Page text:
Friday 12 February 2016 4:57 am

Ignore EU scaremongers: Why Britain would thrive post-Brexit

There is no doubt that the forthcoming referendum on Brexit is of the greatest political significance. For me, it is a choice between remaining in an increasingly dysfunctional EU, as it struggles with the migration crisis, ponders further Eurozone integration and worries about sluggish growth, or leaving and thus regaining control over our future. There are no prizes for guessing that I shall vote to leave.

There are, of course, many ramifications of Brexit. But trade with the EU, and its associated jobs, will surely be uppermost in many minds. After all, the EU is still Britain’s largest trading partner, even though it is declining in significance as EU growth lags the more dynamic parts of the globe. Any major disruption to Anglo-EU trade would, therefore, be damaging. But there is no convincing reason to believe that there would be a major disruption. Alas, there is much scaremongering on this point.

This week’s trade data were a timely reminder that we are a crucial market for EU exporters – £89bn of the total £125bn goods deficit for 2015 was with the EU, £31.6bn with Germany alone. For every £3-worth of exports to the EU, Britain imported £5-worth from the EU. It is quite simply inconceivable that any German car exporter or French wine exporter would wish to see any impediments to their trade with Britain.

Trade would continue under World Trade Organization rules if Britain left the EU; it would be the default position. In the absence of any trade agreement with the EU, we would then be subject to the EU’s Common External Tariff (CET) on goods – there are no tariffs on services, and EU exporters would be subject to any reciprocal tariffs we imposed. Granted, the average CET is now very low, but cars, for example, are subject to tariffs of nearly 10 per cent. A trade agreement would be in our commercial interests and, given their surplus, in the interests of our EU partners. It would surely be forthcoming. Moreover, there would be minimal disruption to our EU trade after Brexit and, therefore, a minimal short-term economic impact.

There are two key articles in the Lisbon Treaty that favour a successful trade agreement. Article 8 talks about “a special relationship with neighbouring countries, aiming to establish an area of prosperity and good neighbourliness”. Article 50 concerns a Member State’s withdrawal. It specifies that the EU “shall negotiate and conclude an agreement… taking account of the framework for its future relationship with the Union”. In other words, the Lisbon Treaty outlines both the “mood music” and the mechanism of withdrawal. It would surely be honoured.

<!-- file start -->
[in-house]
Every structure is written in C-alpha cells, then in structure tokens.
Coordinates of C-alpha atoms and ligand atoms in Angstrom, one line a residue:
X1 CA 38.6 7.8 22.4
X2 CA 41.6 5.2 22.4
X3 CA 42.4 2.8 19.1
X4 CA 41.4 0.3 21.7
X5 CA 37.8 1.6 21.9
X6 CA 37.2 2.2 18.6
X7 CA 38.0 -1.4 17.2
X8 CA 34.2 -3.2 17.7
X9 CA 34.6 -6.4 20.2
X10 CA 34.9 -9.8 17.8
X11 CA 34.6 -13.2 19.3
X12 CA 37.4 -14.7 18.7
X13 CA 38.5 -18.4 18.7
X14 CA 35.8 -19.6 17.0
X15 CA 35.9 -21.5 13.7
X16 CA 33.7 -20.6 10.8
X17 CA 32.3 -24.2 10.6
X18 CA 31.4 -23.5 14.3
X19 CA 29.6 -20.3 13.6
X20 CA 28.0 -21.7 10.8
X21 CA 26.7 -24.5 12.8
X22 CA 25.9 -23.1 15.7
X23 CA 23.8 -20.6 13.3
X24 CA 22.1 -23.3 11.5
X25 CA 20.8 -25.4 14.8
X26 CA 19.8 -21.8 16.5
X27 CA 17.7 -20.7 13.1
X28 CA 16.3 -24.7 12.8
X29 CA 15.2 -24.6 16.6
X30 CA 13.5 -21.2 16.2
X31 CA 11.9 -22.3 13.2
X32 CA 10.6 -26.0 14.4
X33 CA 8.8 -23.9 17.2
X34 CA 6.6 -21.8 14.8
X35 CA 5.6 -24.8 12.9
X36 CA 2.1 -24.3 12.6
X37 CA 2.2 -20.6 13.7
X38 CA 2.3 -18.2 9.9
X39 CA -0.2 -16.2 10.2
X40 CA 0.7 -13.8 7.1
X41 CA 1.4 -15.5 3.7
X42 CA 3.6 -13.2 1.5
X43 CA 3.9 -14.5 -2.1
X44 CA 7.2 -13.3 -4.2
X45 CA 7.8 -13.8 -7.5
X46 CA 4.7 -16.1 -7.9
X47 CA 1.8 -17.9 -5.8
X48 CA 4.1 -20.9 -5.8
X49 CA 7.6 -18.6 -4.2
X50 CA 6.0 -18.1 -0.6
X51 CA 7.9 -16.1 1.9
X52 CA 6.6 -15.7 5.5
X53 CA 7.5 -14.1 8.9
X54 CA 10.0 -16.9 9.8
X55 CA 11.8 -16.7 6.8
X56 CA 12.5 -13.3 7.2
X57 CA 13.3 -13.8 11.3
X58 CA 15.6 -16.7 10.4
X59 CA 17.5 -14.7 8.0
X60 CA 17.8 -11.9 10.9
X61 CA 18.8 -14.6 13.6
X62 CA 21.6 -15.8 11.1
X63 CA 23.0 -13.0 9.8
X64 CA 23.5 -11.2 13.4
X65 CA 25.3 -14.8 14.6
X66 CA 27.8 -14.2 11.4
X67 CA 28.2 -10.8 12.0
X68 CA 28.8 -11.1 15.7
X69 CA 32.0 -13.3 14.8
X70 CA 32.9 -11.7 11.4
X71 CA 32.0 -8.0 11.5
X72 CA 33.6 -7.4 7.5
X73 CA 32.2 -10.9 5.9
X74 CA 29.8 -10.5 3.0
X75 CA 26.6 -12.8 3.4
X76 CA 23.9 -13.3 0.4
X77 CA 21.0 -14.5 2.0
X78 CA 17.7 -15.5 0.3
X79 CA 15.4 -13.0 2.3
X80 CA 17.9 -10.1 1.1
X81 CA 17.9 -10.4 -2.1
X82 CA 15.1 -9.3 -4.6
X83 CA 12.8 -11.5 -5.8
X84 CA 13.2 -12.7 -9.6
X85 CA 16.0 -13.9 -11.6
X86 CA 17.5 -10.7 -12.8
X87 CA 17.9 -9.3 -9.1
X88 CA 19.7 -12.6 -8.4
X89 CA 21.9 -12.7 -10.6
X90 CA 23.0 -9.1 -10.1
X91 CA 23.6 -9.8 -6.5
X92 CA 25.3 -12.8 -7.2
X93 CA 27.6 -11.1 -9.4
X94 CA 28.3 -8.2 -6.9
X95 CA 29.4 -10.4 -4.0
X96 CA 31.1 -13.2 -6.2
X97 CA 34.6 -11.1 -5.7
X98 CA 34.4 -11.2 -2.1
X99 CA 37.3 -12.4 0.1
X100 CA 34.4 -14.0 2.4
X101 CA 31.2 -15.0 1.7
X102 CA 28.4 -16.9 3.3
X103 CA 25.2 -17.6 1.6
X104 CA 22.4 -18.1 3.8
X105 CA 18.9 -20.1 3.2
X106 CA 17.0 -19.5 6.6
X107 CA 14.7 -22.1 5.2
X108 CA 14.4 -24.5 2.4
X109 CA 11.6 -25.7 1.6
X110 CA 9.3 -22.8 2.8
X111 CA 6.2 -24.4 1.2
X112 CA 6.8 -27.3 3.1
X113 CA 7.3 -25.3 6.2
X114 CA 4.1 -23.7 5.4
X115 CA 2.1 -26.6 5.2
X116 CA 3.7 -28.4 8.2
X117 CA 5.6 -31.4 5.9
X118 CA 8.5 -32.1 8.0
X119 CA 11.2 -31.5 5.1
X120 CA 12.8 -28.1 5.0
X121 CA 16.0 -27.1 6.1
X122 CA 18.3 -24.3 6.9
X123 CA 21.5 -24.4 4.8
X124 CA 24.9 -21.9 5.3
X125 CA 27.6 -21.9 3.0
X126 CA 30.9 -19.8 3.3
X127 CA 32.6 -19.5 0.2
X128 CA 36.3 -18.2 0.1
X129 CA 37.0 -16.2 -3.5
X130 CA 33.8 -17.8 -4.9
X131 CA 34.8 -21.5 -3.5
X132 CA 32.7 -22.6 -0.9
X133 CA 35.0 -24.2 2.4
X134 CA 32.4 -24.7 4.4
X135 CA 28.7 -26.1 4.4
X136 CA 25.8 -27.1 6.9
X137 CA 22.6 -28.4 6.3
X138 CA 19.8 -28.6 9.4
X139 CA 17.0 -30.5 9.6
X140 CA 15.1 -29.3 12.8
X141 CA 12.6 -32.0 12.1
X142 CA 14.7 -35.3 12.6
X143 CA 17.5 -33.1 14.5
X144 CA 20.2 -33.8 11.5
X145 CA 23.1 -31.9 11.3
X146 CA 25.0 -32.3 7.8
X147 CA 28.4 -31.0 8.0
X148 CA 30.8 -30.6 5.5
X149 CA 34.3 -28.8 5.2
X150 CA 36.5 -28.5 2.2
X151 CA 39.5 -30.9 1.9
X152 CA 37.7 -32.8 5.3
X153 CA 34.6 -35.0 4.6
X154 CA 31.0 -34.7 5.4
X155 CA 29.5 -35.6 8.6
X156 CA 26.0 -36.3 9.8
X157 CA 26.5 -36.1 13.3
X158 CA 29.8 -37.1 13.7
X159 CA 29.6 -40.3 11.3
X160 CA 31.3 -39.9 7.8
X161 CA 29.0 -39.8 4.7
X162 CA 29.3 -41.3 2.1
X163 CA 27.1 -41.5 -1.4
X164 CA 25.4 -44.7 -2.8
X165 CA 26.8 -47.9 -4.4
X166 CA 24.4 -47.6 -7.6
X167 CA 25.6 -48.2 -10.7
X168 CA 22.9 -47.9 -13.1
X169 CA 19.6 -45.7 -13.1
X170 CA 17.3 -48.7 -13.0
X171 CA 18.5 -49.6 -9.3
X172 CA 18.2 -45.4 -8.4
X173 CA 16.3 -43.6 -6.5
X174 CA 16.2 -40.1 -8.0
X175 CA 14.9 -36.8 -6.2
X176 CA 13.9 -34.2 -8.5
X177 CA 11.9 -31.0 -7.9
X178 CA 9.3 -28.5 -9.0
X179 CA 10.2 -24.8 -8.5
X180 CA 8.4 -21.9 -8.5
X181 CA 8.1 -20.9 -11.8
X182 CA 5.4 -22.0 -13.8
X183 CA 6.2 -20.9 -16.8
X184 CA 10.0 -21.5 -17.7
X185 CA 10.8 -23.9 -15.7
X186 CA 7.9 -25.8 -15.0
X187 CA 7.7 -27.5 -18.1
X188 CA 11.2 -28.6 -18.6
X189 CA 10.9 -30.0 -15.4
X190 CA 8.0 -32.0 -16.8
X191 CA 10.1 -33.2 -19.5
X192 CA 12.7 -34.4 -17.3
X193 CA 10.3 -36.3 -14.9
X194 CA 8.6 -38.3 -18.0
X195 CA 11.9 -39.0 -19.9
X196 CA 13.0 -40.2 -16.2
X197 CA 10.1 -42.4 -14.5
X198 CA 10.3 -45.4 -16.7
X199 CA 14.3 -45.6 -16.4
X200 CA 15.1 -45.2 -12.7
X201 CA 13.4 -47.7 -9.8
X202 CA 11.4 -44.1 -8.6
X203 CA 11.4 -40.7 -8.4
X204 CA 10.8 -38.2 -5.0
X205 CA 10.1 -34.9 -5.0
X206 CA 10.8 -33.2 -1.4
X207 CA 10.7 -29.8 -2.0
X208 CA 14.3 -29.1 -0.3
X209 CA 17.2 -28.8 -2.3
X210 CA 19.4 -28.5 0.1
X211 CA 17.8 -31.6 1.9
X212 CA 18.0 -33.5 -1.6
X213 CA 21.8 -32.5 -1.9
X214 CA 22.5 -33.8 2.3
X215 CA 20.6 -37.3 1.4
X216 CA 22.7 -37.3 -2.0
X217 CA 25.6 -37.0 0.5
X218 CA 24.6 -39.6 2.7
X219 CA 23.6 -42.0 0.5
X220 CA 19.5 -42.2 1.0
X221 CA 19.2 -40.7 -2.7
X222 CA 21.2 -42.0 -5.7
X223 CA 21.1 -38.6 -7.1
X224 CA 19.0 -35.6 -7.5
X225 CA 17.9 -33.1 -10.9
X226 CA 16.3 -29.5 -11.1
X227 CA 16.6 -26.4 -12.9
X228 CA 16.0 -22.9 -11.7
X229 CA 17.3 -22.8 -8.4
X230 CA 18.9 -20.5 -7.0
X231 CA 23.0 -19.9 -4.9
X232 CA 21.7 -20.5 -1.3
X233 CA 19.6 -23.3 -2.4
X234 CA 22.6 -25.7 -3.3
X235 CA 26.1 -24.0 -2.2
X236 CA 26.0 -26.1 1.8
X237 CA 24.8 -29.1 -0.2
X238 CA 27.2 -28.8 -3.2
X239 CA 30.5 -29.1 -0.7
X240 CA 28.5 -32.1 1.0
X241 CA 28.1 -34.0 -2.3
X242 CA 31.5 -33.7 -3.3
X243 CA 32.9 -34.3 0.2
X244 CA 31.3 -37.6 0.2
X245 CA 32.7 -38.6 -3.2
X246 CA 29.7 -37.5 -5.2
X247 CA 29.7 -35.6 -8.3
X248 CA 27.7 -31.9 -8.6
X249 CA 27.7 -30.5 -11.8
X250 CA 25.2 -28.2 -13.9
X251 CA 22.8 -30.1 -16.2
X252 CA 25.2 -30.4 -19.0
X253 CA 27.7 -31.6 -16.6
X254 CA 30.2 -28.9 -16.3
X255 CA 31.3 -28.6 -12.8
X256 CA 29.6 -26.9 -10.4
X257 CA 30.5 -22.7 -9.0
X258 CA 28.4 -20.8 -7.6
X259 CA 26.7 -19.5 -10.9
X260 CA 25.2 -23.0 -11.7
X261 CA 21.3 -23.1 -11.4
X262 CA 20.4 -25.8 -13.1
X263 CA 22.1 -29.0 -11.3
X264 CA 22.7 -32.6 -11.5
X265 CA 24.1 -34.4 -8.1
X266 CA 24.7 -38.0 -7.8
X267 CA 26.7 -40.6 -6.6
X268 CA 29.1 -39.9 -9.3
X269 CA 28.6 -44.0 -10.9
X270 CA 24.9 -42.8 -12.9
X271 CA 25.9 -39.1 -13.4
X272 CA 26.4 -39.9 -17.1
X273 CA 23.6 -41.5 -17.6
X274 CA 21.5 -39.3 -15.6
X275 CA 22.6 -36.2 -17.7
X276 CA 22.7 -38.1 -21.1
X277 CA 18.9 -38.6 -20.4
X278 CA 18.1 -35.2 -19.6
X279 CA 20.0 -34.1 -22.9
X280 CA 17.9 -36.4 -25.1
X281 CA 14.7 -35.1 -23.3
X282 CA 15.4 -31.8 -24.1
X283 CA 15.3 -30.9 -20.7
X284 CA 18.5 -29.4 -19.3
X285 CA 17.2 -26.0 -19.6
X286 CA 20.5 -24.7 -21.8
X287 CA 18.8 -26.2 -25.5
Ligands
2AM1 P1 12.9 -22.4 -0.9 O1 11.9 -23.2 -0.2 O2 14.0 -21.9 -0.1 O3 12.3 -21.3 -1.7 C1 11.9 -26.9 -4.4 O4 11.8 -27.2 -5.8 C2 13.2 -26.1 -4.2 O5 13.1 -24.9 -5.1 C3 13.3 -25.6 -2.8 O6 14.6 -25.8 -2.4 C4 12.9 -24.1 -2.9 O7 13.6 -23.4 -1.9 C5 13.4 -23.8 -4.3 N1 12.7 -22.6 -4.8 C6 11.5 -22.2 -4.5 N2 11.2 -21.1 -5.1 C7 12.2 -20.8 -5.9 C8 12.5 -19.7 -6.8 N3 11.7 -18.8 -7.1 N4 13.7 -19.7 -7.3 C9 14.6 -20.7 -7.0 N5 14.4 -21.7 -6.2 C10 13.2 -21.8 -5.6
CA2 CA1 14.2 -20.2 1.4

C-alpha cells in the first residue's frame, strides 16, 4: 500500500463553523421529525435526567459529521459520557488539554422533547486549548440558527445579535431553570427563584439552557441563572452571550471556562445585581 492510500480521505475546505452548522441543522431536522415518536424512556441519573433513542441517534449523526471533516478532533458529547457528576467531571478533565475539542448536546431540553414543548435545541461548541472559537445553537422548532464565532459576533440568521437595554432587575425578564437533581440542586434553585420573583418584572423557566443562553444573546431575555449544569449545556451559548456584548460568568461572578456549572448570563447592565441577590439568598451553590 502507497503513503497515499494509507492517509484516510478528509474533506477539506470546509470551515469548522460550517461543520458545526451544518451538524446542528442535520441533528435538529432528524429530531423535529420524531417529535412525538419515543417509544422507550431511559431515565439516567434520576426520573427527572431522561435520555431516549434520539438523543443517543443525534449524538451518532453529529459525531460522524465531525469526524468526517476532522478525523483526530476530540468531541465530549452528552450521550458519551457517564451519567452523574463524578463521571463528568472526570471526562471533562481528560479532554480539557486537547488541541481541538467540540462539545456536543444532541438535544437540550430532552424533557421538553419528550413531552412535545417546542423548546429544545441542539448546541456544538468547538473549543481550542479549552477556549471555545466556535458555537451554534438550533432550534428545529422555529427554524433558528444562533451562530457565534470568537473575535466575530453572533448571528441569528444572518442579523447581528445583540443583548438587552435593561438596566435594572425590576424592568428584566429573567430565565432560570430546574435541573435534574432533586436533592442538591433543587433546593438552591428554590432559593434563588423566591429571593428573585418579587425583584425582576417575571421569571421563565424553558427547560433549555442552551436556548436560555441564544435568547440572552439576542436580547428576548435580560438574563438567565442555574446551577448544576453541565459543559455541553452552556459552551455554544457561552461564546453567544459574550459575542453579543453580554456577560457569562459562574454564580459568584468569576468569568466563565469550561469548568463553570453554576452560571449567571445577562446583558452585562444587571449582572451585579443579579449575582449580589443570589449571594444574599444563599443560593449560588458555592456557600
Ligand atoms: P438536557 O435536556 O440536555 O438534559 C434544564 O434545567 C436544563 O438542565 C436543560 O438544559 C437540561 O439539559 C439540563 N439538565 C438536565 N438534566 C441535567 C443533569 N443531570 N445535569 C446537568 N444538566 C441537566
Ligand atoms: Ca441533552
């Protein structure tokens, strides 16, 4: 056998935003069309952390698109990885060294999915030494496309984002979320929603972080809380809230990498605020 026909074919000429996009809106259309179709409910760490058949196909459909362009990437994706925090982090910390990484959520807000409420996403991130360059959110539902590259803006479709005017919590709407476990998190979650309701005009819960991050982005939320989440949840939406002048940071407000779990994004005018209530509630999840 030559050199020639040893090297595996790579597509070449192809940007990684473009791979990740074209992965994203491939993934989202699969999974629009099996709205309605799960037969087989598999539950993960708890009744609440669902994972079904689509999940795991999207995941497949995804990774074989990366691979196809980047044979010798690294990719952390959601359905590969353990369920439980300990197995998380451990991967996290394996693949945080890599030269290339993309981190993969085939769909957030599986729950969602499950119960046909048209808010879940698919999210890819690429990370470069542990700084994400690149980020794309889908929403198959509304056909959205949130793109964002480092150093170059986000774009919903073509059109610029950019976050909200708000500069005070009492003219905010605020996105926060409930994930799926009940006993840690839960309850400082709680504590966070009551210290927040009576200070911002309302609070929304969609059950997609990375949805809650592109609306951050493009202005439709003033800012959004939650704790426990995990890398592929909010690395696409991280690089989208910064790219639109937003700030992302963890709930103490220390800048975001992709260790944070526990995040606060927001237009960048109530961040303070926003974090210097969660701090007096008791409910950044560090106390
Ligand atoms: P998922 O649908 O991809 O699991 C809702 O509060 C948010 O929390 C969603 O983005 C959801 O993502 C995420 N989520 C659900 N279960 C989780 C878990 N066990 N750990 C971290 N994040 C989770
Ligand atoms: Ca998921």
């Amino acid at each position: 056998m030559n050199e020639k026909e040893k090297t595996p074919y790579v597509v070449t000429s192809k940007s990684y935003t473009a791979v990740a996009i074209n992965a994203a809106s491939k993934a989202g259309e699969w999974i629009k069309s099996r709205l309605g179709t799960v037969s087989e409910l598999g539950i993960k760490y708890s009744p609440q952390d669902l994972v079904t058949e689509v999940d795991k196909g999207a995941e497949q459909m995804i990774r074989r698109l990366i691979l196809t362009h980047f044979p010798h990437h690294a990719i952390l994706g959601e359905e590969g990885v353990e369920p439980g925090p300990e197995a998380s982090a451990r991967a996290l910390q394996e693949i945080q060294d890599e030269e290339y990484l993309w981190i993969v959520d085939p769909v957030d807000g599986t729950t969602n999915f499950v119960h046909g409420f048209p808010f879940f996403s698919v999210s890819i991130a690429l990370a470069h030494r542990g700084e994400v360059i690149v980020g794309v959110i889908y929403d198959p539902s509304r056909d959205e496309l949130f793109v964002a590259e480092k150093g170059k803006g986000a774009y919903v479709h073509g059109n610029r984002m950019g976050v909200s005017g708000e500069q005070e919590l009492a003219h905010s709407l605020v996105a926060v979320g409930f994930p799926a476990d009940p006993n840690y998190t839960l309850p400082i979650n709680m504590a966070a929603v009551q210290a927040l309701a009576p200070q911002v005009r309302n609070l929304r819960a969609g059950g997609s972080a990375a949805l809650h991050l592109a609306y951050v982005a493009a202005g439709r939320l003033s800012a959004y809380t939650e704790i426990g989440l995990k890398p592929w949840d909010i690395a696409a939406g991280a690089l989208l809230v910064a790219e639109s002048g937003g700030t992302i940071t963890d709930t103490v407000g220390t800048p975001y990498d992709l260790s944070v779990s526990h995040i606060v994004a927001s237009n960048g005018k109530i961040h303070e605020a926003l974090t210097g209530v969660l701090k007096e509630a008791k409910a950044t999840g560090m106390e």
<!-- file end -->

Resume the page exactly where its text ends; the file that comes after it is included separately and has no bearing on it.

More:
Looking ahead, Brexit would enable a major competitiveness boost to the British economy. First, we could repeal or amend those regulations associated with the Single Market which businesses find most irksome. Social and employment legislation and unhelpful financial regulations (on bankers’ bonuses, for example) spring to mind rather than those product regulations necessary for trade (which in any case tend to be agreed internationally). For this reason, attempts to remain within the Single Market by reapplying for European Economic Area (EEA) membership on Brexit (the “Norwegian option”) strikes me as totally misplaced. For many businesses, the Single Market brings more costs than benefits. And a decade ago Gunter Verheugen (then EU commissioner for enterprise and industry) released data on compliance costs which implied that the costs of the Single Market could outweigh the benefits by a ratio of at least two-to-one.

The Single Market still tends to be perceived in the UK as a free trade area, with regulations added as a rather tiresome afterthought. But this is to profoundly misunderstand the Single Market, which was designed to be a harmonised (regulated) market from its inception. Regulation is in the Single Market’s DNA, and we would be better off without it.

Second, we could negotiate our own trade deals, on purely commercial grounds, with those countries with which the EU has yet to conclude any agreement, including the US, India, China, Japan, Australia and New Zealand. The necessary realignment of trade from the EU to the world’s more buoyant growth areas, already occurring, would be given a boost. Membership of the EU’s Customs Union precludes any such negotiations.

Third, we could agree a more pro-business immigration policy which does not discriminate between EU and non-EU nationals. The current policy of the “freedom of movement of people”, a pillar of the Single Market, clearly favours EU nationals.

And finally, we would no longer be a major contributor to EU funds, a useful potential addition to the Treasury’s coffers. Our contribution for 2015-16 will be nearly £11bn, net of rebate and public sector receipts.

I am an optimist about Britain’s economic future. But I would be even more optimistic in the event of Brexit, after which we would control our own business legislation, trade deals and immigration policy. Britain would flourish.

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